09 April 2010

Saying Goodbye- Paris

The Seine was beautiful and the sun was shining on our last day
in Paris and last day in France altogether.

The little island in the middle is a longtime favorite for picnics and sunny days.

The bustling street alongside the Seine is lined with bird, dog, and plant stores, and the noises and smells of chirping canaries and budding flowers are unmistakable.

The church at Les Invalides rises over the surrounding buildings.

Church at day and night.

Our first très important stop before leaving- one of our all-time favorites-
Place des Vosges, home to the Victor Hugo museum. Imagine this as your view
when you pull back your curtains in the morning!

Our next stop was Père Lachaise, the largest cemetery within the city limits and home
to the graves of the likes of Edith Piaf, Isadora Duncan and Balzac.

The cemetery is on a hill, with stone paths leading you like a maze past grave after grave,
some teeming with flowers and other cracked and forgotten. Tourists come from all around,
but also Parisians come just to take an afternoon stroll in the quiet, slightly haunting,
but stunningly beautiful atmosphere.

The last few photos are from the Luxembourg gardens, one of the best in Paris.
It is a place to congregate with friends, walk hand in hand, read, relax, play tennis and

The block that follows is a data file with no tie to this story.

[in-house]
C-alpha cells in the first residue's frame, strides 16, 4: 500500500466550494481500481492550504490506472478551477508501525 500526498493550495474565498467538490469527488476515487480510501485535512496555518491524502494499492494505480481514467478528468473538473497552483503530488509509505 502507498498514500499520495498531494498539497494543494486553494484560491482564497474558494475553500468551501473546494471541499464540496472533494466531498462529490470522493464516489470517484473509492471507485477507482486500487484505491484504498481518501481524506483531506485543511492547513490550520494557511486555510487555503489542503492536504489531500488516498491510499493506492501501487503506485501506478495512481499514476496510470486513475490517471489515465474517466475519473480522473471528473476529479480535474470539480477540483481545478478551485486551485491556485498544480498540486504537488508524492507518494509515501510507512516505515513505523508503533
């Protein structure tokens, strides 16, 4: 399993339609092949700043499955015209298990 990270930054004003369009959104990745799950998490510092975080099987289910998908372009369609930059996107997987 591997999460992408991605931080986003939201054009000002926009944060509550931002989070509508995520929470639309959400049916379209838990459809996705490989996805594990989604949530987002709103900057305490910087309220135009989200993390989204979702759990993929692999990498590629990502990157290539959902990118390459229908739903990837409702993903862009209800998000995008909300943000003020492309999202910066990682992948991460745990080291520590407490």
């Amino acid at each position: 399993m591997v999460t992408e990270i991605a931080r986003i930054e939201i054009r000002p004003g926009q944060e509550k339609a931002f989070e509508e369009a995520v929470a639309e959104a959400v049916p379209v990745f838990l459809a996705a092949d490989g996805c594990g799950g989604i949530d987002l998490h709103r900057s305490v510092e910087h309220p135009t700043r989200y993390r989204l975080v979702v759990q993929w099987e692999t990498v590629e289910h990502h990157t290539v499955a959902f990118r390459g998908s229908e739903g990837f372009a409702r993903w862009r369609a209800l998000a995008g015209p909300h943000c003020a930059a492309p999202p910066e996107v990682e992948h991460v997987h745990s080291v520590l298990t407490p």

watch the giddy children sailing their tiny sailboats on the pond.

What a perfect sendoff from a lovely little corner of the world.
Merci beaucoup et a bientôt.

04 April 2010

Traso In The Mountains

Like most good, great, wonderful things, our time in Italy is coming to a close.
The little mountain village where we have been staying is called Traso, just outside of Genoa.
It is tucked up along a rather steep slope, with a terrific view of the valley and villages below.

All of the houses in Traso must follow a very strict color code of pastels,
and the shutters can only be painted either green or brown.
Some may find it frustrating, but it creates an aesthetically cohesive feel to the area.

HANNAH this one is for you. I know we'd been looking for property in France,
but this building is way too good to pass up. What d'ya think, eh??
Put in a nice hot tub on the top, what could be better?

Since Traso is already about half way up the mountain side, a hike to the top seemed
within reason. The path up was sprinkled with spring treasures like these